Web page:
During the past weeks, Iran's state-controlled media has been dominated by the presidential candidates making their case for occupying the country's ceremonial role of president and trying to paint a democratic picture of a tyrannical regime. What it's not reflecting, however, is what the people of Iran really think of the elections and why they categorically reject the ruling regime and all its presidential nominees.
During Friday's live televised debate, the candidates themselves gave reason as to why there's no real choice in Iran's presidential elections. In an effort to secure their bid and highlight their opponents' failures, the nominees effectively admitted that they're all deeply involved in the Islamic Republic's four decades of suppressing the Iranian people and plundering the country's riches.
Mohammad Bagher Ghalibaf and Ebrahim Raisi, who are widely known as the main competitors to the incumbent Hassan Rouhani, blasted Rouhani by emphasizing his failure in dealing with the country's economic woes.
In retaliation, Rouhani and his deputy, Eshaq Jahangiri, who has also registered in the race to back up his boss, reiterated his opponents' involvement in embezzlement cases and human rights abuses, an endeavor that Rouhani himself and his cabinet have not been exempt from.
Ghalibaf is a former Revolutionary Guard commander, and has by several accounts boasted about his participation in cracking down on peaceful protests. Raisi is notoriously known for his key role in the 1988 massacre of 30,000 political prisoners, the majority of whom were members and supporters of the MEK Iranian opposition group. Rouhani, an elite of Iran's security apparatus, has a violent background of his own. During his tenure, more than 3,000 executions have been carried out and freedom of expression and the press have deteriorated.
None of these facts are new, but seeing the regime's top elite stipulating them further accentuates the widening rift among the ruling class. Several top clerics, including Supreme Leader Ali Khamenei, are now warning against the consequences of infighting getting out of control.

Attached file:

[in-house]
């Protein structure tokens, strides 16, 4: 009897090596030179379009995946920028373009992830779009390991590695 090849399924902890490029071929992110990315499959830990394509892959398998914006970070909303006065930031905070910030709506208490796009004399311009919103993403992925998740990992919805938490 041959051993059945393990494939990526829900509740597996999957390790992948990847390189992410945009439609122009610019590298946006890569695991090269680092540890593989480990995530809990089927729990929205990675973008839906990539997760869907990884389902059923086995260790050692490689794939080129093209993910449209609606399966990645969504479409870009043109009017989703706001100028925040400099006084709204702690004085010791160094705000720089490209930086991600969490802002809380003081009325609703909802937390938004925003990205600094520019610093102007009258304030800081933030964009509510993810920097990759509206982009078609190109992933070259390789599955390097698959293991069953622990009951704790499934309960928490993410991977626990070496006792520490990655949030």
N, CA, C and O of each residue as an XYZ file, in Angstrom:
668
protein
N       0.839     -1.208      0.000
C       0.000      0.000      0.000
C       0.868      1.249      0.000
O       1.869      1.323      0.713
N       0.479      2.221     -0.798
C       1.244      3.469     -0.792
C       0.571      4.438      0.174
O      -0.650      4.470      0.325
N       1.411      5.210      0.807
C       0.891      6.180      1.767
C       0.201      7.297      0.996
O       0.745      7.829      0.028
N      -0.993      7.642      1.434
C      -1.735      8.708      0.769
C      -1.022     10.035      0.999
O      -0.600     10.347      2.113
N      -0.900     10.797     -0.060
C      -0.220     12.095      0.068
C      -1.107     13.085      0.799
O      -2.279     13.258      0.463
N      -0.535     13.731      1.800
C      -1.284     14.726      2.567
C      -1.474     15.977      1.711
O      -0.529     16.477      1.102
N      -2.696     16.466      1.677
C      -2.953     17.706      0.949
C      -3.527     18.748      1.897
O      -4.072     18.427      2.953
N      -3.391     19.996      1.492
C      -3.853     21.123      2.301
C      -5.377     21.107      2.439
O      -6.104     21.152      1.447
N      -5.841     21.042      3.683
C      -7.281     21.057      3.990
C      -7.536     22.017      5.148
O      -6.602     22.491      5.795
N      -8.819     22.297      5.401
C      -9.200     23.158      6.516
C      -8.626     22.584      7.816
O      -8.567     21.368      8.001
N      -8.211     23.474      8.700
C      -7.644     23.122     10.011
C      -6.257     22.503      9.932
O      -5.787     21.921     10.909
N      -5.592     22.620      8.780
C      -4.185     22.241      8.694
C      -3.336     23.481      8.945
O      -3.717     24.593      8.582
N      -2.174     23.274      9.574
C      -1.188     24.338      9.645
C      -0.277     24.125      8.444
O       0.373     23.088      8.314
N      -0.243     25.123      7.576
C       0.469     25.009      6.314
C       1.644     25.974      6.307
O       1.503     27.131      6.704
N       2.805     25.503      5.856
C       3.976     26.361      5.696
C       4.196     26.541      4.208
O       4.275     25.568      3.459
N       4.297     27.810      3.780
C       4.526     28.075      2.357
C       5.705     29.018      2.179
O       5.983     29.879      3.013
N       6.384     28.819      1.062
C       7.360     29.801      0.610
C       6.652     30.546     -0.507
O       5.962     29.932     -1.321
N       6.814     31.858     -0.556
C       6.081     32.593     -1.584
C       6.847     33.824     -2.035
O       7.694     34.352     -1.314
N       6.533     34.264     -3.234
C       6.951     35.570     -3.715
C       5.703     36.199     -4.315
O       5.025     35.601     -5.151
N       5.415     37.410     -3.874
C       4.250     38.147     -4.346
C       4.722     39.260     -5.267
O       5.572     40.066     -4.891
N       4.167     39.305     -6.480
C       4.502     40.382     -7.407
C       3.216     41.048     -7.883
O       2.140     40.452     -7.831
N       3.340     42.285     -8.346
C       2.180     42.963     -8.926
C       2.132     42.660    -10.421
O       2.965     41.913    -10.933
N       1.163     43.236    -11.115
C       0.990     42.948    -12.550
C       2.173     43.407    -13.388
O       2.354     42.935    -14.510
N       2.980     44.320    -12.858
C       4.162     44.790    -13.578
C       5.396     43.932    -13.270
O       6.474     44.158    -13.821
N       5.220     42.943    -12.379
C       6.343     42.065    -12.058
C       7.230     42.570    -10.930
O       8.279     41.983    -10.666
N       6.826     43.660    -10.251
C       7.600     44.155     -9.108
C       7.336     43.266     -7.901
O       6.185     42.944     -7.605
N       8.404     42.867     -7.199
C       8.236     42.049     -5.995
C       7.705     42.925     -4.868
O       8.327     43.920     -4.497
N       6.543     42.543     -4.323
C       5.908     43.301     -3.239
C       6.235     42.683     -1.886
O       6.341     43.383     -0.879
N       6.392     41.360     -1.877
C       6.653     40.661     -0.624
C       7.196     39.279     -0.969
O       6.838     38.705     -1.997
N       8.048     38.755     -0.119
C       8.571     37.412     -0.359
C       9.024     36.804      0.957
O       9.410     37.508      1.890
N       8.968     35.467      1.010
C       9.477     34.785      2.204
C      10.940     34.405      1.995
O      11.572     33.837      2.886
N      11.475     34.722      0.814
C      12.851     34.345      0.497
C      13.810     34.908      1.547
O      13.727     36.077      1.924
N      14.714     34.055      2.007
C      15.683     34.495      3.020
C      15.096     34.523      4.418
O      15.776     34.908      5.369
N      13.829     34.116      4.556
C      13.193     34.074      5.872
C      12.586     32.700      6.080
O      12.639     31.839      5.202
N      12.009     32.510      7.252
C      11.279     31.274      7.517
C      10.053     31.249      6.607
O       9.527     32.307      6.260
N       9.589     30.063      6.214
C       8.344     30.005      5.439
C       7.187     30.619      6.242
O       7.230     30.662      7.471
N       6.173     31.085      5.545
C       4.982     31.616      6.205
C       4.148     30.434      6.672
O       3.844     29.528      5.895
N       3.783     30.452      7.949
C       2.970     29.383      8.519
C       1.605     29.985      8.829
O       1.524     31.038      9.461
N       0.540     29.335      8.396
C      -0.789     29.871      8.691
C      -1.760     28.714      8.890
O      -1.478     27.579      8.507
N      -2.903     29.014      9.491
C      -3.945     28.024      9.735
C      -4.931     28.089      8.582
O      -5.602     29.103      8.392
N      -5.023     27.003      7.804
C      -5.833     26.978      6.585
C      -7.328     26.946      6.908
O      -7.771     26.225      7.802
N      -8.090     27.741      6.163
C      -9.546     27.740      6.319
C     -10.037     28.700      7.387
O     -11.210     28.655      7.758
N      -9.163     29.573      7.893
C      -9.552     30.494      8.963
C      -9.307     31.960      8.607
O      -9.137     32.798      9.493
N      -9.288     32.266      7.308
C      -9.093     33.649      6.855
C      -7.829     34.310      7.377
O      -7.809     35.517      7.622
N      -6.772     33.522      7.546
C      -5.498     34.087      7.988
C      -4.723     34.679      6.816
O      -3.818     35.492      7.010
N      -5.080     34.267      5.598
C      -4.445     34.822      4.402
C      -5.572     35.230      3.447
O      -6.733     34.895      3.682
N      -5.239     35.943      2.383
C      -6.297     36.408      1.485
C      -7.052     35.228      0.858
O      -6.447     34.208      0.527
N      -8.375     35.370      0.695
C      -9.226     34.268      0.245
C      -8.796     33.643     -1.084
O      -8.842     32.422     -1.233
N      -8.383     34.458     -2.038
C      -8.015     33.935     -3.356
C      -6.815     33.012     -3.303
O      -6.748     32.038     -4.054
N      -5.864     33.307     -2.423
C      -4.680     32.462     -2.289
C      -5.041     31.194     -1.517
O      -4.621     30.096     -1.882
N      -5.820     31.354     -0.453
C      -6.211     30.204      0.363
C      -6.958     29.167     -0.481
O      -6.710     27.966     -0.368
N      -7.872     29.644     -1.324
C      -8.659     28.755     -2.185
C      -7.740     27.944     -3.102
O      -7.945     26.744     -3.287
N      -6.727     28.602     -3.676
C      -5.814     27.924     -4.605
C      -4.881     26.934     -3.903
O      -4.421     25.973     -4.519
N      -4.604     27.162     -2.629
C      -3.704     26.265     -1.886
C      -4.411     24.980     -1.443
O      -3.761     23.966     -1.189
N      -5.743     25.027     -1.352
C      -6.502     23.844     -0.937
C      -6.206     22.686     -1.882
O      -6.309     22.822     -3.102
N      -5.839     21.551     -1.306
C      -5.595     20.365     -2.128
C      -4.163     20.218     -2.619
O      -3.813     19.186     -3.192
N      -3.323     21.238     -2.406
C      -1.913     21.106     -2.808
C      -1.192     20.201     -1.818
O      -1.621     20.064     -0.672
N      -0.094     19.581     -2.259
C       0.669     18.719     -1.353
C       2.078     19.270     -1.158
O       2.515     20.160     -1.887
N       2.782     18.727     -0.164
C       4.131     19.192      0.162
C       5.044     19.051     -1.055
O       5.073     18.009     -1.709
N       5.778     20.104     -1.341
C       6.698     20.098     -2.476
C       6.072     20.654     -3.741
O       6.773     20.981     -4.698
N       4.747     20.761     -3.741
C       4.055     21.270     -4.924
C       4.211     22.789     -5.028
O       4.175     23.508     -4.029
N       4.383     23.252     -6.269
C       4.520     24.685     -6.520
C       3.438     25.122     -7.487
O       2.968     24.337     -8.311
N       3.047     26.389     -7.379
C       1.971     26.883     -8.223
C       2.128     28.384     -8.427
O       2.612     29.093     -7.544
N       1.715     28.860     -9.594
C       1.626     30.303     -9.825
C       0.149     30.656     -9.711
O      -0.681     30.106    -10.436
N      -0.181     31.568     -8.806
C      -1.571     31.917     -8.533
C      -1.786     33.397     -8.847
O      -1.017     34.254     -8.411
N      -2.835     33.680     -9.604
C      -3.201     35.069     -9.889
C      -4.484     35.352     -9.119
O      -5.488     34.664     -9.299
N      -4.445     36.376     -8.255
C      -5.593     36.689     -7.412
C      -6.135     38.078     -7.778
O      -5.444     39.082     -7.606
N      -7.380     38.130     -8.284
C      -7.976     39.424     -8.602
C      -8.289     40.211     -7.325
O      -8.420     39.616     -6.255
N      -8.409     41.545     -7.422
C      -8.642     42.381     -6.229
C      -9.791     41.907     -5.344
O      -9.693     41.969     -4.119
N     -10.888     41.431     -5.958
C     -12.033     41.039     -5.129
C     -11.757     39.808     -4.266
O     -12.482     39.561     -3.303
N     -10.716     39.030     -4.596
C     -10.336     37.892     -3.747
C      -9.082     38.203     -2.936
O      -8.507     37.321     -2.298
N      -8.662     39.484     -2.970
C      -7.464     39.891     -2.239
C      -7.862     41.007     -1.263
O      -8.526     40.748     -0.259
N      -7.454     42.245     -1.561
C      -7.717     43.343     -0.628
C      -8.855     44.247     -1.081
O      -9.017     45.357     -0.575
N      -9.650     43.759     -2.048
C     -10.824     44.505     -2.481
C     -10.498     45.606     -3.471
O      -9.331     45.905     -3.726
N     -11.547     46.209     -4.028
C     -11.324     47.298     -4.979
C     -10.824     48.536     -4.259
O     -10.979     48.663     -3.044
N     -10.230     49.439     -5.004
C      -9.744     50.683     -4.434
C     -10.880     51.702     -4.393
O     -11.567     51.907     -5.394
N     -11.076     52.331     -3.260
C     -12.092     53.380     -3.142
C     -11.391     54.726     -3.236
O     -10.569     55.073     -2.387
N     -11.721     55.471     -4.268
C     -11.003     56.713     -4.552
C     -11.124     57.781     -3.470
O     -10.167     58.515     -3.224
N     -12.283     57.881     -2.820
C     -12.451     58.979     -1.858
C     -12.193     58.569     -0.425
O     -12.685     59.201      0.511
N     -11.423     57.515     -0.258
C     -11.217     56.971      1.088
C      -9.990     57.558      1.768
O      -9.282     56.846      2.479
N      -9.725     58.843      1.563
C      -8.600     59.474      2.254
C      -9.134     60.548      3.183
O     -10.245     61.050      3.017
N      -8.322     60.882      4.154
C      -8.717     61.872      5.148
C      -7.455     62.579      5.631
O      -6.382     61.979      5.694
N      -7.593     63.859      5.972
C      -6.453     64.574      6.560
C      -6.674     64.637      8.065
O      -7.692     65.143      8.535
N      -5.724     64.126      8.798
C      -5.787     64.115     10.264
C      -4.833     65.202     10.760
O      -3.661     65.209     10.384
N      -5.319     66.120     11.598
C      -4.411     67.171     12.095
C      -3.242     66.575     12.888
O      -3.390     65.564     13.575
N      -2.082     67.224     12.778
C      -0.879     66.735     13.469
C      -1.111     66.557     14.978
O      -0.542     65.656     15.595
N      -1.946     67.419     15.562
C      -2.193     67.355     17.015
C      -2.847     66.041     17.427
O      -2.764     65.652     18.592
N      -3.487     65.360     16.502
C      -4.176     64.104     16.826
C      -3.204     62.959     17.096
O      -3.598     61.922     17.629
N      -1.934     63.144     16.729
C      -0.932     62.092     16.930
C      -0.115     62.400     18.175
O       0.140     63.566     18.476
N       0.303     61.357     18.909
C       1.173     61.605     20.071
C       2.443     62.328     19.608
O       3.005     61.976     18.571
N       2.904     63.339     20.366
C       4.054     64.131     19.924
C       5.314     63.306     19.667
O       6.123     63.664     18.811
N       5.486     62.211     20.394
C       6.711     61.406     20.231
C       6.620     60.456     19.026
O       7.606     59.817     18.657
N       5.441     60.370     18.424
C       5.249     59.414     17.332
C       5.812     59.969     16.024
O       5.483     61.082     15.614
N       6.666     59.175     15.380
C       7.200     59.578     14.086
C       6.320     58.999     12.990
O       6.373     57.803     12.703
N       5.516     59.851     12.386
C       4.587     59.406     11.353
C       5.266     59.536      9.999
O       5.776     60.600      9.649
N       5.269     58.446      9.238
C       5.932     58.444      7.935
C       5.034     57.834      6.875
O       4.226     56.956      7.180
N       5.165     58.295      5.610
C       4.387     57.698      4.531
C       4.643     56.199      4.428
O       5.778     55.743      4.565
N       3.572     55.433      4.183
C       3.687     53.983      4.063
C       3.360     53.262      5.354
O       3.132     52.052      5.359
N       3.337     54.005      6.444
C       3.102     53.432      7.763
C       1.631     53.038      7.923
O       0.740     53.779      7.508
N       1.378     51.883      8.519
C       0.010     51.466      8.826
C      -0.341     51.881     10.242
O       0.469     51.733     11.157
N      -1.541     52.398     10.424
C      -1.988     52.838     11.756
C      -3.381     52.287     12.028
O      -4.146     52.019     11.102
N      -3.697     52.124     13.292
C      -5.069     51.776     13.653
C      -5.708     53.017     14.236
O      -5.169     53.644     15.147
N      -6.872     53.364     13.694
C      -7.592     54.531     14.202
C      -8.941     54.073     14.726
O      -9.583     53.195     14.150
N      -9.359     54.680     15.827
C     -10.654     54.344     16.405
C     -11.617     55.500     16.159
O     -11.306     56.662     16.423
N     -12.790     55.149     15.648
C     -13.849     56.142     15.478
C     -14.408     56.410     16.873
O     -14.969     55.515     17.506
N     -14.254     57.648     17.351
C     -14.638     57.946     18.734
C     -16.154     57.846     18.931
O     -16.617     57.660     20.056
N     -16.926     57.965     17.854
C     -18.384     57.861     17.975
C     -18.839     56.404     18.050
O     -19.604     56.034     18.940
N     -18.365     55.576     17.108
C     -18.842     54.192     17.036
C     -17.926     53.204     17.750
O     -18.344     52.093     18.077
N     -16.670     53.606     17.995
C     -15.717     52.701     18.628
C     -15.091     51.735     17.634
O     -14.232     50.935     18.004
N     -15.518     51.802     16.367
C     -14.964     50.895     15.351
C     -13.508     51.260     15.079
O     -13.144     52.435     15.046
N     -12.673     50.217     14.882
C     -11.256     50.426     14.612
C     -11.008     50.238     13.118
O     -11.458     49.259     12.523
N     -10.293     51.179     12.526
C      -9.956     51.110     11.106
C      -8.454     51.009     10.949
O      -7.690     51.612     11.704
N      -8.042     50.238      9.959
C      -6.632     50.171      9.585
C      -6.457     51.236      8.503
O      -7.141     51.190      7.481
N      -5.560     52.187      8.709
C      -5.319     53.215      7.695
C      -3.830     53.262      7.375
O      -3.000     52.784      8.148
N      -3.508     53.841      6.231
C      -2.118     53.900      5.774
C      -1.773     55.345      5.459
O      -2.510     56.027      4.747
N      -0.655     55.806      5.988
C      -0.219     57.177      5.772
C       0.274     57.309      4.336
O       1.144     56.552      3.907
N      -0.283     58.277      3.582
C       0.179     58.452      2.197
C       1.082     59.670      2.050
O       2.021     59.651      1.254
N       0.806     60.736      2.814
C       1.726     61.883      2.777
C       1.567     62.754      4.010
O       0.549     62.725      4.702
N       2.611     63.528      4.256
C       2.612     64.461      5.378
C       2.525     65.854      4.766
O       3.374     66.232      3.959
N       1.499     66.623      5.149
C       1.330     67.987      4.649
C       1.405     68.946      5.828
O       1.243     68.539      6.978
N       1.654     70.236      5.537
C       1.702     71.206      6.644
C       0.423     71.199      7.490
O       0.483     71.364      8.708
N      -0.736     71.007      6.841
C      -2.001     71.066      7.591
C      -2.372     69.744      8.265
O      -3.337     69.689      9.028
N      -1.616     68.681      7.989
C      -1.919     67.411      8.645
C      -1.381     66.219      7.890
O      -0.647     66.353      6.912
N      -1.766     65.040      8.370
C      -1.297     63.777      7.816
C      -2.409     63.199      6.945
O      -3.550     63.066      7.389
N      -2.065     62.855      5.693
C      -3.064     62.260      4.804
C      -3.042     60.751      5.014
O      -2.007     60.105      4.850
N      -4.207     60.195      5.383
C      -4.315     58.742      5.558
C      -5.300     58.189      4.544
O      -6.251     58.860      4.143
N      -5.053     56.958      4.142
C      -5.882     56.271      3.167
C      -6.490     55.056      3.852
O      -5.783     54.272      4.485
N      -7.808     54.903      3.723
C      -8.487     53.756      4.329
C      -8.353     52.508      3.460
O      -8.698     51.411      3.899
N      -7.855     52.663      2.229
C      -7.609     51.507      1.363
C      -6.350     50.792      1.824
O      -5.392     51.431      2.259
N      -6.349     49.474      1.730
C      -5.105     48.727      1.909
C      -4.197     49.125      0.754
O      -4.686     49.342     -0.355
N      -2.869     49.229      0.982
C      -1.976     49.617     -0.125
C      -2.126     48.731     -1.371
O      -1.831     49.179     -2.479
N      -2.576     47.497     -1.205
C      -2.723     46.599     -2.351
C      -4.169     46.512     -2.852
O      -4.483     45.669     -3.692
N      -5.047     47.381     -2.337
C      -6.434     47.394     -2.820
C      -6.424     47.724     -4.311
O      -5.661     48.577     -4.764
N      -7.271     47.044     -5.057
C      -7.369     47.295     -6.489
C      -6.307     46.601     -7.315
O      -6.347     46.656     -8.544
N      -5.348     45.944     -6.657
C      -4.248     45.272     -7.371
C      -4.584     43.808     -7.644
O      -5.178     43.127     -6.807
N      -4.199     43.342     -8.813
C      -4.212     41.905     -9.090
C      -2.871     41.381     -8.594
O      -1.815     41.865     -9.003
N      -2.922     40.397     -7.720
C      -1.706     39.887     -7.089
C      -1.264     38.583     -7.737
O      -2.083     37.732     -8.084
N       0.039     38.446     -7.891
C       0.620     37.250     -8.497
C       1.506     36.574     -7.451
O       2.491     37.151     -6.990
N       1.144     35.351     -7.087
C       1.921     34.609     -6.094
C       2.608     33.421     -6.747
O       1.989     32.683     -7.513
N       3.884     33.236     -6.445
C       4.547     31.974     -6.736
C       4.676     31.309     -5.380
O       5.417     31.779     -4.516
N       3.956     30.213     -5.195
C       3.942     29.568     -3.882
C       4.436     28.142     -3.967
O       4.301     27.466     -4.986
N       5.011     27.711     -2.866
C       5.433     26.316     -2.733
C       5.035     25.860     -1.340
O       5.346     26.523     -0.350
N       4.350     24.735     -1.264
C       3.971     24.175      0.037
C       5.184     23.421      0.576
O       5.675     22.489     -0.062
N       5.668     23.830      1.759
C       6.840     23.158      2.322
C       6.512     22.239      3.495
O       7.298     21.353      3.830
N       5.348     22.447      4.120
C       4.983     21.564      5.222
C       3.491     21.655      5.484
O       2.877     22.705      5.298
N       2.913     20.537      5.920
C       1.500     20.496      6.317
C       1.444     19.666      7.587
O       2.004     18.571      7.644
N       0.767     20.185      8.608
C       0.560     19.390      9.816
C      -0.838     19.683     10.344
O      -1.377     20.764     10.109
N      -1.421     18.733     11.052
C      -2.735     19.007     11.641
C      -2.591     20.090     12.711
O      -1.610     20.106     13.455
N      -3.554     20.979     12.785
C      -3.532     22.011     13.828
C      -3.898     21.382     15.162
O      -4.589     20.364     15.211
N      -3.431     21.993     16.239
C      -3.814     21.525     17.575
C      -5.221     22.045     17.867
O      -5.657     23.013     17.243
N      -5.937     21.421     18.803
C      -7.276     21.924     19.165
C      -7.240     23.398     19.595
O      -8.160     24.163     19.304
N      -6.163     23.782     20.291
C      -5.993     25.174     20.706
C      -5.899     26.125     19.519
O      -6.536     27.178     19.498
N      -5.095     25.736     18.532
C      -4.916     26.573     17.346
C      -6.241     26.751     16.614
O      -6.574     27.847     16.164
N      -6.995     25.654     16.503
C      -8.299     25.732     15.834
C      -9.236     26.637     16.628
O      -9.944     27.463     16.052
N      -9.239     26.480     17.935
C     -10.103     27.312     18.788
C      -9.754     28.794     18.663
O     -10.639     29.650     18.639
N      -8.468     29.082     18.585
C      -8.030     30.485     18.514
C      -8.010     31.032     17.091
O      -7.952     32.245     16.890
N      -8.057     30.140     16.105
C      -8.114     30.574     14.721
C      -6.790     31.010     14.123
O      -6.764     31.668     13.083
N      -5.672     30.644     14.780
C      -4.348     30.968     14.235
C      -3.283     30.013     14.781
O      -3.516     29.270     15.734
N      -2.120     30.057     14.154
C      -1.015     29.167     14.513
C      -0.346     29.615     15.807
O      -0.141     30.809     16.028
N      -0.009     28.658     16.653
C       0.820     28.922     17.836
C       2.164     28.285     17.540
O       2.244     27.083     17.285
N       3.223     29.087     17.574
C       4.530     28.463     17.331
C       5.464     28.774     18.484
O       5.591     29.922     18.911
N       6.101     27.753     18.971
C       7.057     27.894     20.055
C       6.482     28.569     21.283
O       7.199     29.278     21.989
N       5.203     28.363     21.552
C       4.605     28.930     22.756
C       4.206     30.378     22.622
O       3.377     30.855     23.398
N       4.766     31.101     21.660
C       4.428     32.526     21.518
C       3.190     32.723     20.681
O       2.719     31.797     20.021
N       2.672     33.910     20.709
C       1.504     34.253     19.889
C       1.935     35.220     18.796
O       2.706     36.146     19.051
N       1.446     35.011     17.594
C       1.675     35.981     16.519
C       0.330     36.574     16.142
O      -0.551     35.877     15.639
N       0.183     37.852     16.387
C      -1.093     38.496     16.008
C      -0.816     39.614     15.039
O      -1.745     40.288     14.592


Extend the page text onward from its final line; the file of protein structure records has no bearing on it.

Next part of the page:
Meanwhile, the Iranian people, unfazed by the lineup of criminals jockeying for power, have adopted their own ways to express their real thoughts about the elections and the regime in its entirety.
In spite of the associated dangers, the disgruntled population are taking to the streets and putting up posters of opposition leaders while defacing those of the regime candidates. Activists are also using the Telegram social media platform, which is widely used in Iran, to broadcast documentary videos that reveal the backgrounds of the presidential candidates, their involvement in committing crimes against the Iranian people and plundering the country's riches. On Twitter, Persian hashtags translating to "I won't vote" and "My vote regime change" have become popular among users.
Terrified by the amount of online and street activism, Iran's cyber-police and law enforcement have issued warnings, but to no avail. In tandem with Friday's live debate, Iranian activists denounced all candidates on the "Third Debate" hashtag on Twitter, which eventually topped the worldwide trends chart for several hours.
Iran's constitution and electoral process certainly give Khamenei every power to manipulate the results and turnout to his favor. But the people are casting their real vote in the streets and on social media, and are making it clear that they're fed up with the tyrants ruling them.
Amir Basiri (@amir_bas) is a contributor to the Washington Examiner's Beltway Confidential blog. He is an Iranian human rights activist.
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